Monday, December 12, 2011

Connecting among Paper Airplanes

Paper airplane
So my husband has a hobby . . . . he loves to fly remote control helicopters.  He has even gotten my dad interested in it - which is great because it means Dad and Pete can go do helicopter things together and I don’t get dragged along.  (Selfish?  Sure, but trust me, “Fun Flys” aren’t really very much fun.)

Saturday was their Heli Club’s annual Holiday Party, and that’s one event my mom and I always attend with the guys.  They serve a nice dinner, raffle off some door prizes, and pass out song sheets so everyone can join together and sing carols.  It’s not so bad . . . . until after we sing.  Because then comes what seems to be the highlight of the evening for the grown men.  They all fold their carol sheets into paper airplanes and proceed to fly them around the room.

This year we sat with a friendly gentleman named John.  He chatted with us throughout the evening.  When dessert came and we saw a huge dollop of whipped cream on the cake, we knew my dad wouldn’t eat it.  (Dad hates anything with whipped cream - except for the sopapillas served at our local Mexican restaurant.  He loves them, so we tell him they are topped with “frosting”.  Ssshhhhhh)  None of us had room to eat a second slice of cake, so we offered it to John.  He declined by saying “I’d love a second slice, but my diabetes doctor wouldn’t be very happy with me”.

Diabetes doctor?  Diabetes doctor!!!!  I unhooked my pump and held it up for him to see, and his face broke out in a big grin.  We talked about his diagnosis at age 50, and how the oral meds he took didn’t work all that well for him and he asked his doctor to add insulin to his regime.  We talked about my diagnosis 32 years ago.  He asked if I had a family history of diabetes, and told us of his diabetic grandmother.  Then he began to beat himself up a bit, saying that he isn’t a very good diabetic because sometimes he doesn’t eat at exactly the right time and sometimes he slips a bit on his diet plan.  I responded by saying “I think that’s pretty normal, John.  After all, it’s a lot of work and we never ever get a break.  Sometimes just a week off would be great, wouldn’t it?”  The look that came over his face still makes me happy when I think about it.  His smile was joyful and his eyes showed just how relieved he felt to talk to someone who didn't judge and really understands because she’s going through it too.  I felt like I was in exactly the right place at exactly the right time - and I was grateful to help John see he isn’t a bad diabetic at all.  He just struggles sometimes, and he sure isn’t alone in that!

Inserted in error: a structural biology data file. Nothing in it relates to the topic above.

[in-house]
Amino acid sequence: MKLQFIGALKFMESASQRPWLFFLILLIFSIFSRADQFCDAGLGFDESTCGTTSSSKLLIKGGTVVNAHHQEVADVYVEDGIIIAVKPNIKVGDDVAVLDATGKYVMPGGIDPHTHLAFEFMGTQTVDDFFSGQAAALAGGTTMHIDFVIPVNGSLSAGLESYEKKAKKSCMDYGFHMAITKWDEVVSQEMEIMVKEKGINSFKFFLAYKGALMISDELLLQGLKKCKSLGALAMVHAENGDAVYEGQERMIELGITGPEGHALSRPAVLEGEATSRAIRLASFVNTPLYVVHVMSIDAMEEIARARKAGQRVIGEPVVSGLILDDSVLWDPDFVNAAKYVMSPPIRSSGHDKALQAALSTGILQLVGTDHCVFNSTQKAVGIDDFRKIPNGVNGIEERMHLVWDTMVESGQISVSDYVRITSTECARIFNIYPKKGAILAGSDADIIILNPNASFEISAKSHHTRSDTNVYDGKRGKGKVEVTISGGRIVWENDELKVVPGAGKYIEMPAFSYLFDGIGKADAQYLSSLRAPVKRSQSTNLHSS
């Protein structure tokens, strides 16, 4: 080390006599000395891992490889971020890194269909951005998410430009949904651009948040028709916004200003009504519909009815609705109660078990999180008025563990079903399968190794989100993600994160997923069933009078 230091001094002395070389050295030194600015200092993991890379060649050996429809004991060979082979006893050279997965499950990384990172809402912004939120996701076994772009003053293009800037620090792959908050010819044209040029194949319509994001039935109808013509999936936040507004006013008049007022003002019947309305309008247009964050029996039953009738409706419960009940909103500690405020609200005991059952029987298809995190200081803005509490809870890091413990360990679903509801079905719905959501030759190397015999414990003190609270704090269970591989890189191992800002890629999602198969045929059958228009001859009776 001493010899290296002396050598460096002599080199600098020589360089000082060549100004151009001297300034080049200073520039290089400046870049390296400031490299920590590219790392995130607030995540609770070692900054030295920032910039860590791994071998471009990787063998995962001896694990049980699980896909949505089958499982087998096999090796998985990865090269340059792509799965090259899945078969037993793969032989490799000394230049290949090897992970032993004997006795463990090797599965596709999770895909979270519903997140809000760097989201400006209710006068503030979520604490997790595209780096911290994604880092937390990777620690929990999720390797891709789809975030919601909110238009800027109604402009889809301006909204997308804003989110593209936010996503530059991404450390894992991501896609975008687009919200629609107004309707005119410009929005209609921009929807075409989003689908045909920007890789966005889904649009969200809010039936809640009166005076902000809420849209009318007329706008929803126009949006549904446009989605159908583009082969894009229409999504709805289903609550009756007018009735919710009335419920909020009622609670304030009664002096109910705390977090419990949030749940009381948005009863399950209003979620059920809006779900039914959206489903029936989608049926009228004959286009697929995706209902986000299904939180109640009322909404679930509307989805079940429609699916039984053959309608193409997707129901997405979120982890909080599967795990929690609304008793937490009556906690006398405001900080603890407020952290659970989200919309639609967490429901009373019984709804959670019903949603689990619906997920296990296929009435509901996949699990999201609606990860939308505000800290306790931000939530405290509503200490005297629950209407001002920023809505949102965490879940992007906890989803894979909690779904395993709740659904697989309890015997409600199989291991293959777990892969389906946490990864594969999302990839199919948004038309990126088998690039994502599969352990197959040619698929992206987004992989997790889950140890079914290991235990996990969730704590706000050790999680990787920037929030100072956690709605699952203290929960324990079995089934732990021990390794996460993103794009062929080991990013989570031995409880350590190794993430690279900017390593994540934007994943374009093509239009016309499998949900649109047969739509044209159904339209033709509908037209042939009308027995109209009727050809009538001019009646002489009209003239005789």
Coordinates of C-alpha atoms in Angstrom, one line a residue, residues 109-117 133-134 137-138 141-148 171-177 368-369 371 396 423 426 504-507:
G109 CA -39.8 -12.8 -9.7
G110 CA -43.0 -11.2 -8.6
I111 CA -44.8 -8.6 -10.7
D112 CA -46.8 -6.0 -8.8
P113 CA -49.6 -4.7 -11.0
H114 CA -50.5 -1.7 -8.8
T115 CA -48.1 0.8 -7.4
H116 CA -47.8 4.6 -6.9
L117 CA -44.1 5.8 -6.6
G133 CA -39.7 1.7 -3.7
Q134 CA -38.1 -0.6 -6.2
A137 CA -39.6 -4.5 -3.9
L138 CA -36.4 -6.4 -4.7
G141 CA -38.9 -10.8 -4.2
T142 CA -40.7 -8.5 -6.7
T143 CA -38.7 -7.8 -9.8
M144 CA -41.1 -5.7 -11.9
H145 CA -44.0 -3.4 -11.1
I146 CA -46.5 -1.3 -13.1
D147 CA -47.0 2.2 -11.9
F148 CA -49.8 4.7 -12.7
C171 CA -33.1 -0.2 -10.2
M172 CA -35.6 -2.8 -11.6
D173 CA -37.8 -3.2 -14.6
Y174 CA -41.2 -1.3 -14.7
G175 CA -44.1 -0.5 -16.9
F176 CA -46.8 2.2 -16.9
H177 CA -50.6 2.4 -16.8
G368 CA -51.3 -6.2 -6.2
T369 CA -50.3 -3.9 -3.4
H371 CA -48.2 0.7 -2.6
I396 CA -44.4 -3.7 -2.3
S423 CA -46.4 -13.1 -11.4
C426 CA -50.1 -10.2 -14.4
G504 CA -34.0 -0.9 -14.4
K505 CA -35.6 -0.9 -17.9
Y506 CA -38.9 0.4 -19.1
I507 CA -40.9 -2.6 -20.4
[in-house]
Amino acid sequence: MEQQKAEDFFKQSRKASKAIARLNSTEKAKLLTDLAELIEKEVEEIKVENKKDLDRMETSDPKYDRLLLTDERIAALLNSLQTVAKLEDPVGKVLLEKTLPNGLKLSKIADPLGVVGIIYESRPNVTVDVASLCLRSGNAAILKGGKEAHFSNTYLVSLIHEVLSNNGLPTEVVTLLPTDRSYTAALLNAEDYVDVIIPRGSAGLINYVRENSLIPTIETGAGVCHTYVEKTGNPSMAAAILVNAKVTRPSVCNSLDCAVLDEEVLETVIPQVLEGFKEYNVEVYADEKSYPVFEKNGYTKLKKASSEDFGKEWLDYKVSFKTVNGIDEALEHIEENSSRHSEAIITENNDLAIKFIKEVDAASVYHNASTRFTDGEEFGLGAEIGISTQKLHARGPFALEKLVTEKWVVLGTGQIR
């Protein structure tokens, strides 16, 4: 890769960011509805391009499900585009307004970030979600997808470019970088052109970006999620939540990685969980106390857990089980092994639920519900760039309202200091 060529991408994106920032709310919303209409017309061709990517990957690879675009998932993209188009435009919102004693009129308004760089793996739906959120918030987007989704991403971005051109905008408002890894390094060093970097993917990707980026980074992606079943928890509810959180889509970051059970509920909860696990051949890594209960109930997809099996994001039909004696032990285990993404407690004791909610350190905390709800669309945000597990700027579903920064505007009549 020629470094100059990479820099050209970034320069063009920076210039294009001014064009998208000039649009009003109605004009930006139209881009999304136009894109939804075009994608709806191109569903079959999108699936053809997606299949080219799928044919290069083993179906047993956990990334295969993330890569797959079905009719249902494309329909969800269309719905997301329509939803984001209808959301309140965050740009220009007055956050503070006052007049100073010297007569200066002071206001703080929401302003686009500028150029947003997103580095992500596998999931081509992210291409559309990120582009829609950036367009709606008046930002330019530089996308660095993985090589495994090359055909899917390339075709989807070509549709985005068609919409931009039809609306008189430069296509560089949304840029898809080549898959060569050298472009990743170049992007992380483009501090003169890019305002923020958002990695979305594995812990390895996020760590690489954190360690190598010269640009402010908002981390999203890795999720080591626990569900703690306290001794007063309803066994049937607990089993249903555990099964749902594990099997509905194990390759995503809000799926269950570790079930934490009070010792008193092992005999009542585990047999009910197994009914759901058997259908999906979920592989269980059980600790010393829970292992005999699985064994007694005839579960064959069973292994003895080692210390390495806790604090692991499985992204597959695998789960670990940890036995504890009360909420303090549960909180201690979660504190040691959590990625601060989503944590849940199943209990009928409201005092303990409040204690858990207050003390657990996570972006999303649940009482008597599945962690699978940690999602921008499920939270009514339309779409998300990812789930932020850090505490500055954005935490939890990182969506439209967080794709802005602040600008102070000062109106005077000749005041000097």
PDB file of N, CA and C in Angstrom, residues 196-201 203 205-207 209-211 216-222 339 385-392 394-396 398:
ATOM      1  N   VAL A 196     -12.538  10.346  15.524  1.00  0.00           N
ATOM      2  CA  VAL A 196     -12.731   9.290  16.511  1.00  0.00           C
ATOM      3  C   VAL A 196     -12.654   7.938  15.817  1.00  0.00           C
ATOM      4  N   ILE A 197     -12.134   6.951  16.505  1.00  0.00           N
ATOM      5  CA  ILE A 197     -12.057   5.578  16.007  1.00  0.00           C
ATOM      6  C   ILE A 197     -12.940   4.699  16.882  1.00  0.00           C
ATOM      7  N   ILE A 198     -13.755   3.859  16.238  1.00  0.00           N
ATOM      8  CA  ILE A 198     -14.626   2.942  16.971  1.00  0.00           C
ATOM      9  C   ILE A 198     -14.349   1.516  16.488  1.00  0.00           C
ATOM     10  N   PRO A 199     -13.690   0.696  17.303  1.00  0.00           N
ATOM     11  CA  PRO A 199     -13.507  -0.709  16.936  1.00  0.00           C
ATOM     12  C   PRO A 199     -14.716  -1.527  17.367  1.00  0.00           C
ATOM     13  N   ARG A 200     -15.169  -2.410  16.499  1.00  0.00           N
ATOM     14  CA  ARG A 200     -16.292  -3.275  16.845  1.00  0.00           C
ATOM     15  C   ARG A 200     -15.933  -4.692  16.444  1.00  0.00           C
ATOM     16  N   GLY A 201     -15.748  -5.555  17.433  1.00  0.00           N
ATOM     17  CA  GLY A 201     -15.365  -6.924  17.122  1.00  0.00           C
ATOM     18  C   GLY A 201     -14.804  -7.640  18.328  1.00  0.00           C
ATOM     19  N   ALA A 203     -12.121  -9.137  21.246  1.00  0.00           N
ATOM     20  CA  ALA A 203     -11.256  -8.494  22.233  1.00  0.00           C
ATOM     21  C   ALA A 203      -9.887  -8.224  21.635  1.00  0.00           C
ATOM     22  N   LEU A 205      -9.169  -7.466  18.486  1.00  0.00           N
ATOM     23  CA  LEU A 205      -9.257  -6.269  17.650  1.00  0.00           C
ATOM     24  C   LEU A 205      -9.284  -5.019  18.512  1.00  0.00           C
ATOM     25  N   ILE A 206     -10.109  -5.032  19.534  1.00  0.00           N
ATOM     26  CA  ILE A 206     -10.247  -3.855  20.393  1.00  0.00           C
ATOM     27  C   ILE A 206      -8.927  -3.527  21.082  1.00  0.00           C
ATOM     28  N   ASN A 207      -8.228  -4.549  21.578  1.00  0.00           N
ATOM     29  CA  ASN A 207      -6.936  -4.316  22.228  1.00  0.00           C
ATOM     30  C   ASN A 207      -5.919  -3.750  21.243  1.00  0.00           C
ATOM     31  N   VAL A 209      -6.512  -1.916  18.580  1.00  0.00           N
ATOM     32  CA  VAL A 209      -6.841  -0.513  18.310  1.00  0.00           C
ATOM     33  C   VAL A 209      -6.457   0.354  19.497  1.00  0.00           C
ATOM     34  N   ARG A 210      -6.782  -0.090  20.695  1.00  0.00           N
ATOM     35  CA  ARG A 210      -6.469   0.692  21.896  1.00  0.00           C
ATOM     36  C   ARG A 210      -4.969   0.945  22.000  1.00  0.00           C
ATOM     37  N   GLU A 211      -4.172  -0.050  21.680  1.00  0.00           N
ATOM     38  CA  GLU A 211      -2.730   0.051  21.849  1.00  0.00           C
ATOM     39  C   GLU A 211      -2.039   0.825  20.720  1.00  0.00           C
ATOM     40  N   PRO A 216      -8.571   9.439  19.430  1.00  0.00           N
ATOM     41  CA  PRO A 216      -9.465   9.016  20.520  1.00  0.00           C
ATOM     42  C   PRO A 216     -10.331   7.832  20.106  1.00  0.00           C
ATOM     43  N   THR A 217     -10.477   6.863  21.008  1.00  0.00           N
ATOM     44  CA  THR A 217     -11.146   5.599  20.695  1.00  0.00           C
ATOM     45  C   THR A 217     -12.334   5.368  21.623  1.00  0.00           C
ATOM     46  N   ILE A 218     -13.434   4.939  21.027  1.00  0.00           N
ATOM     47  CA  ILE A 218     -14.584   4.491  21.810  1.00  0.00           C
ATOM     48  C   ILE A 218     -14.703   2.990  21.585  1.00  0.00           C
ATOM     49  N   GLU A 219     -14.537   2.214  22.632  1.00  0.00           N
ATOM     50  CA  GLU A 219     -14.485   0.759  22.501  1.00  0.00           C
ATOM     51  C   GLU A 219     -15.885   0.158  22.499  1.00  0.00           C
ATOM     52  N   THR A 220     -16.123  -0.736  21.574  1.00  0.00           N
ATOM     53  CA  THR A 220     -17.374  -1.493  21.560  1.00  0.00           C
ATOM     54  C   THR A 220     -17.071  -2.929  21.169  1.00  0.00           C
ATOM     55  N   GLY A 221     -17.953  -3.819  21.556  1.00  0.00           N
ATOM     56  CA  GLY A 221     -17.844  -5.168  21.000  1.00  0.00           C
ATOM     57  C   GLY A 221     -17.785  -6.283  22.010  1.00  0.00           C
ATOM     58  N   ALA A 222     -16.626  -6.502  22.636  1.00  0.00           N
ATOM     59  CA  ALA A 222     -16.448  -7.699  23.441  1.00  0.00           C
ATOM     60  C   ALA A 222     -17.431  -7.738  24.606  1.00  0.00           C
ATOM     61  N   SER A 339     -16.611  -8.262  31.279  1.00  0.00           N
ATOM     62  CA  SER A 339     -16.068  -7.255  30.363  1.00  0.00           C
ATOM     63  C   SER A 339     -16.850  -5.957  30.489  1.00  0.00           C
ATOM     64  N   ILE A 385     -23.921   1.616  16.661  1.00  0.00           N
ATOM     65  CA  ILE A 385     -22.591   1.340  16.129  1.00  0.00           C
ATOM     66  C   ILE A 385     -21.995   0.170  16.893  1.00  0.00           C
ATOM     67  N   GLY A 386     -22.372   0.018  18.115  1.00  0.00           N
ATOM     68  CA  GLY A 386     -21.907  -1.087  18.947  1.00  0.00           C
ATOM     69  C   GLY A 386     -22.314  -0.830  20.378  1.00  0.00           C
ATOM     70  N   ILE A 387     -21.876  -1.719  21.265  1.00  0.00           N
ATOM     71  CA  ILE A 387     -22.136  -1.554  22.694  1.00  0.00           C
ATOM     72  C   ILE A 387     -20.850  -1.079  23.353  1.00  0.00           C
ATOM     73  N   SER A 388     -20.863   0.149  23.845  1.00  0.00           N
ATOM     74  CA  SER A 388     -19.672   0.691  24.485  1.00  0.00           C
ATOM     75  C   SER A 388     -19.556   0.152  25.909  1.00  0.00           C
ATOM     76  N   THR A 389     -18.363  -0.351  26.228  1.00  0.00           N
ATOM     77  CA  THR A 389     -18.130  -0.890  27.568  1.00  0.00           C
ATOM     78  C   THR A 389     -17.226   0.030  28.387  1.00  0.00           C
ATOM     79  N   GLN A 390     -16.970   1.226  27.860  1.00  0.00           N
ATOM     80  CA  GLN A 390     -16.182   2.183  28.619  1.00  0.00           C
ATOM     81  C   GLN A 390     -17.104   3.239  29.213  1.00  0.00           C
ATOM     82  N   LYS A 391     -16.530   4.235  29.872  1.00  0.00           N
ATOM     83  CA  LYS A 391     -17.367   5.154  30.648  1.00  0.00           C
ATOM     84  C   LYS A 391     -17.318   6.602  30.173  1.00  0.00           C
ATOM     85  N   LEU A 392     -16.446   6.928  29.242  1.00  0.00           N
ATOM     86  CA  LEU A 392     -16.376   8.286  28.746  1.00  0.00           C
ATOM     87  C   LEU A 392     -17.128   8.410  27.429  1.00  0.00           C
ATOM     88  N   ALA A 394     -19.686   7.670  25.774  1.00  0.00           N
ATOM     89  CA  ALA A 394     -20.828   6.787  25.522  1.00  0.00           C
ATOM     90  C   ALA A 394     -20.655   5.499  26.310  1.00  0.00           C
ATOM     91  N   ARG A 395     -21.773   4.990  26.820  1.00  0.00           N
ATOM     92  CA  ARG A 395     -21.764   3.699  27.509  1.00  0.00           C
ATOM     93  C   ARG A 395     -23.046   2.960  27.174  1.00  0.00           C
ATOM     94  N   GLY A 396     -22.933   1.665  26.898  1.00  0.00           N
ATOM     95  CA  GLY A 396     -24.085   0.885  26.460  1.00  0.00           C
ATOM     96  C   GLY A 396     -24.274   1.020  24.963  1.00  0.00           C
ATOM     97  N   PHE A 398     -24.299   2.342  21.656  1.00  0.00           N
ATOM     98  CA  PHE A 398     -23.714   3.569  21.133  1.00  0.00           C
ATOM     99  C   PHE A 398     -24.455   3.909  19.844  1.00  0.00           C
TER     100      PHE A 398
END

I wish I could give John a break from diabetes during the holiday season.  But hopefully we got his diabetes guilt to board his paper airplane and fly off for a little vacation.  And I look forward to sitting with him again at next year's holiday party!


  1. Great story! How lucky John is for sitting at your table. How good for you to be able to lighten someone's load. Yay!

  2. Aw, this is awesome!

    Wouldn't it be great if we could fold our diabetes up into little aerodynamic things and fly them out the window?

    I'm going to be fantasizing about doing that all day . . .

  3. love love love this! your description of the relief you saw on his face says it all. YES!

  4. Lovely story and perfect timing from the sounds of it! :)

  5. Love spontaneous D connections :)


    My husband is a helicopter mechanic, and HE LOVES HELICOPTERS!!!

    We fly those buzzers over here a lot :) And, sometimes when he needs to do a test flight, he flies over the house in the real thing, and all the neighborhood kids come out to wave at him!!!

    Check it out :)


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